This article is about the metropolitan area of Brisbane, Queensland, Australia.For the local government area, see City of Brisbane.
He formed additional outstations and made several important journeys of exploration.
He is also infamous for his extreme use of the Cat o' nine tails on convicts.
During this era, Brisbane grew and modernised rapidly becoming a destination of interstate migration.
Some of Brisbane's popular landmarks were lost, including the Bellevue Hotel in 1979 and Cloudland in 1982, demolished in controversial circumstances by the Deen Brothers demolition crew.
For the central business district, see Brisbane central business district. The metropolitan area extends in all directions along the floodplain of the Brisbane River Valley between Moreton Bay and the Great Dividing Range, sprawling across several of Australia's most populous local government areas (LGAs), most centrally the City of Brisbane, which is by far the most populous LGA in the nation. One of the oldest cities in Australia, Brisbane was founded upon the ancient homelands of the indigenous Turrbal and Jagera peoples.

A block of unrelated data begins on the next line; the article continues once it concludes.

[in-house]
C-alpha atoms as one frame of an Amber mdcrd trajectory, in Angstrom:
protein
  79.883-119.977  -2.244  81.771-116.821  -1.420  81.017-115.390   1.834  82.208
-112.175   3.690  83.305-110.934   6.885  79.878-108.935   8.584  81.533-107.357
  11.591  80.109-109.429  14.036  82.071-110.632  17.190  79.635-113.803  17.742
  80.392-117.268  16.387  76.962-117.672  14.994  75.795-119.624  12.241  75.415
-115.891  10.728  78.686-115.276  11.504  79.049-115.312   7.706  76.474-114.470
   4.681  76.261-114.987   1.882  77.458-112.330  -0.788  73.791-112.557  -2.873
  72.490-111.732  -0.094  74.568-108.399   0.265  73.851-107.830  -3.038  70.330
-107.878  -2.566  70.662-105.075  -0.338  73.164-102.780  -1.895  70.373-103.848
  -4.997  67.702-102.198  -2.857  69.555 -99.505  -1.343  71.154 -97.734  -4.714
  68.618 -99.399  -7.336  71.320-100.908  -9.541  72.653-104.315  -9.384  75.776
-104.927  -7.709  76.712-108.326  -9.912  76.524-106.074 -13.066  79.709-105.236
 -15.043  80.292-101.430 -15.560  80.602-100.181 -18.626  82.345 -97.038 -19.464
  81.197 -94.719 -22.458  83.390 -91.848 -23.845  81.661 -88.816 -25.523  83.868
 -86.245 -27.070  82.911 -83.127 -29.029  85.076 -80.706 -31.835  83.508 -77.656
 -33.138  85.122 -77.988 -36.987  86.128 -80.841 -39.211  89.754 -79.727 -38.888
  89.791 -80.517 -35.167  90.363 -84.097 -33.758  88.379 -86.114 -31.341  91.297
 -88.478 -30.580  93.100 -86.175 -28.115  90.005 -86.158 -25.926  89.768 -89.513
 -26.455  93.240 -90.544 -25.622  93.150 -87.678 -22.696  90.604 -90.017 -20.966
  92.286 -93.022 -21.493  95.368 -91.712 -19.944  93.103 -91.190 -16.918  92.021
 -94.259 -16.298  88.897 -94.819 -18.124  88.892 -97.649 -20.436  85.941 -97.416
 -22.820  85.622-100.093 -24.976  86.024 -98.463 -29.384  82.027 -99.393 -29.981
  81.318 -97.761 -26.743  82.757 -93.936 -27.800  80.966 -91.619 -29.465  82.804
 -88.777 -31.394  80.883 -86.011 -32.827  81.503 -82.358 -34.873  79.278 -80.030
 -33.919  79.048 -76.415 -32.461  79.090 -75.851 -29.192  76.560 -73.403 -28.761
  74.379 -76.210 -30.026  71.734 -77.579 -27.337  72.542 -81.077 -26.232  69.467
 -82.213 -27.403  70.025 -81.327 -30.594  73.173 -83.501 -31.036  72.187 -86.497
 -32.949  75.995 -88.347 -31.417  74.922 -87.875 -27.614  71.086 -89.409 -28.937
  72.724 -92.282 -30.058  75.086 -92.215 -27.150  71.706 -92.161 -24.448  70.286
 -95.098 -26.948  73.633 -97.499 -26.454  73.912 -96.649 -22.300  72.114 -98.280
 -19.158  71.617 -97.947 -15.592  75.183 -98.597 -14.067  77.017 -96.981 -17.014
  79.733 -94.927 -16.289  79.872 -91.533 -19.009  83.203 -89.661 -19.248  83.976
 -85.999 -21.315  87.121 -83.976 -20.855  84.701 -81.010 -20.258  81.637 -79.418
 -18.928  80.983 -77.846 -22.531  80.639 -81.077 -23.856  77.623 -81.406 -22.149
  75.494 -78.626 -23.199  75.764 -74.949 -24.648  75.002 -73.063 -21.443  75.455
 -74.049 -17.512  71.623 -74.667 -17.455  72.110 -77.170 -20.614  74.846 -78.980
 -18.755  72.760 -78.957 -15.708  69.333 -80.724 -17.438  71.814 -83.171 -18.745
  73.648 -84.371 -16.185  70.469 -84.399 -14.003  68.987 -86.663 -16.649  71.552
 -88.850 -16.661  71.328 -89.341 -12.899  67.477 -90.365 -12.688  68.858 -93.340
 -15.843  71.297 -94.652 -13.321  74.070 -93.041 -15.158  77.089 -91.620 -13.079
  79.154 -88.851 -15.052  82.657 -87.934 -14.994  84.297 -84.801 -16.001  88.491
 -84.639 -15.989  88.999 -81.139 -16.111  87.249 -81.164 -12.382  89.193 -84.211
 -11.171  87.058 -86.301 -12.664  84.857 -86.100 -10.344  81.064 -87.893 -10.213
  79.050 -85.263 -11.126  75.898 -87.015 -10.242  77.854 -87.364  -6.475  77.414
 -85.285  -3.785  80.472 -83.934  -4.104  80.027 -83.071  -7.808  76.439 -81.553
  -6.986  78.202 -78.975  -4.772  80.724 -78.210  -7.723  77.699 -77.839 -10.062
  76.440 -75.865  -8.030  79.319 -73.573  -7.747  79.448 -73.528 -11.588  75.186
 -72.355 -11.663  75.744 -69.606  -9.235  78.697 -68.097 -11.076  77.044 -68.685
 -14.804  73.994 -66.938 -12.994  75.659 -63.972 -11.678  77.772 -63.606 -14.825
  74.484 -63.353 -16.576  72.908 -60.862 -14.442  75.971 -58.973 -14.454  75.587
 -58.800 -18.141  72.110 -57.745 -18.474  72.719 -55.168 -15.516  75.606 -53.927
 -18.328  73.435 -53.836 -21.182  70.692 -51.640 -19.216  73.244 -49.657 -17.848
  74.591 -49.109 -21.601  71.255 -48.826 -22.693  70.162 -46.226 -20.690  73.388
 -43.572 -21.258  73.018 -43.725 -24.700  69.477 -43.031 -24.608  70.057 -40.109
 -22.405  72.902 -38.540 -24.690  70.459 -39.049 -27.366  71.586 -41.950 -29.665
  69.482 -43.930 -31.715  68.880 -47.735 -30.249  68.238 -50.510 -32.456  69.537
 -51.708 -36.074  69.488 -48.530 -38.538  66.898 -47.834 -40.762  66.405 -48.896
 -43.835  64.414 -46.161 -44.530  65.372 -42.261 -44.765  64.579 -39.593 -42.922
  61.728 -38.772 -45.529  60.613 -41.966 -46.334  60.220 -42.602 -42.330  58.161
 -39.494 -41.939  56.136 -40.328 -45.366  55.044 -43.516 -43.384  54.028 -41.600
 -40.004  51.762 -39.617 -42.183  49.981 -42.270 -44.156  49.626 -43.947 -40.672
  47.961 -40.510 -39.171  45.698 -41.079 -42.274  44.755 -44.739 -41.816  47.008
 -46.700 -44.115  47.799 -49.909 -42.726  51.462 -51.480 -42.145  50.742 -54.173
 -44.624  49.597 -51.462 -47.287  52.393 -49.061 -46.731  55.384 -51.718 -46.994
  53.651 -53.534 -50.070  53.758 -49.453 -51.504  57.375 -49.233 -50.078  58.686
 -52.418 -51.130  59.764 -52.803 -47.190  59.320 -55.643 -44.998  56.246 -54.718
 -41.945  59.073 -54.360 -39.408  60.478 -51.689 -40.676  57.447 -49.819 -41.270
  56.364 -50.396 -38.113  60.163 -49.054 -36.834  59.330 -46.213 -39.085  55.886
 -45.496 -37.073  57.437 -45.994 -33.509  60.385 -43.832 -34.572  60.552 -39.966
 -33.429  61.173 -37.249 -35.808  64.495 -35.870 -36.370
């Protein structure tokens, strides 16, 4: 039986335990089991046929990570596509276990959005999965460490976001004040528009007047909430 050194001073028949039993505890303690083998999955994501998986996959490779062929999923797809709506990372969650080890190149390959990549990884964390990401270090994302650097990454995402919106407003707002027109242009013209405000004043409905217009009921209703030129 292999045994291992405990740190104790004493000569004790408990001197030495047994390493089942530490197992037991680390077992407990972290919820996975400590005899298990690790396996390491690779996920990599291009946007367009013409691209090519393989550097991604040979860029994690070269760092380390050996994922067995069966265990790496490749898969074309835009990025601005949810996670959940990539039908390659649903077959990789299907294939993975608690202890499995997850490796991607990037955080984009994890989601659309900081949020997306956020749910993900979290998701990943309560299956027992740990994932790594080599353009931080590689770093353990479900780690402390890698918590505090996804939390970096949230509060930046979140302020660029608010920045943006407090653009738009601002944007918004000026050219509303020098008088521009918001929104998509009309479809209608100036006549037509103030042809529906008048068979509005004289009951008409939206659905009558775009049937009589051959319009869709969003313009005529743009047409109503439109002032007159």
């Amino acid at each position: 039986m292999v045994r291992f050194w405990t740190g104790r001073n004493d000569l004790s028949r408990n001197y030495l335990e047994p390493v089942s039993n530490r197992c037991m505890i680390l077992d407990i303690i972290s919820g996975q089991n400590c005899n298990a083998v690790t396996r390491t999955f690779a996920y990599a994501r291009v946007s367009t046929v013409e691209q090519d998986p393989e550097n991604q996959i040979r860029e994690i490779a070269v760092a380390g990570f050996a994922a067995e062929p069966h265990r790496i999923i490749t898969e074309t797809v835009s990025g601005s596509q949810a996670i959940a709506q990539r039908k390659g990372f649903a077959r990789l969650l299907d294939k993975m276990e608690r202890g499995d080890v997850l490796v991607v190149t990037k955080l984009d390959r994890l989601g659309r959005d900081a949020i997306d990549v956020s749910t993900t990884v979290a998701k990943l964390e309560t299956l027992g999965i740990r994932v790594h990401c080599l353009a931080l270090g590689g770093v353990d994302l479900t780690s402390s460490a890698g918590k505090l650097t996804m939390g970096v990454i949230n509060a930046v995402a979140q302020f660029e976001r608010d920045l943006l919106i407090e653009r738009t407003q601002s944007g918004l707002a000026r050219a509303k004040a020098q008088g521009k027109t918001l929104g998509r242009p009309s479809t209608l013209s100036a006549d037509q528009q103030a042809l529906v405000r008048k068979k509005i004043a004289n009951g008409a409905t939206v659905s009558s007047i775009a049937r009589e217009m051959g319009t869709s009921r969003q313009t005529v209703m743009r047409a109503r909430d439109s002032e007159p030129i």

Named after the Brisbane River on which it is located – which in turn was named after Scotsman Sir Thomas Brisbane, the Governor of New South Wales from 1821 to 1825 – the area was chosen as a place for secondary offenders from the Sydney Colony.
Today, Brisbane is well known for its distinct Queenslander architecture which forms much of the city's built heritage.
It also receives attention for its damaging flood events, most notably in 19.
Sir Thomas Brisbane visited the settlement and travelled 28 miles up the Brisbane River in December 1824, bestowing upon Brisbane the distinction of being the only Australian capital city set foot upon by its namesake.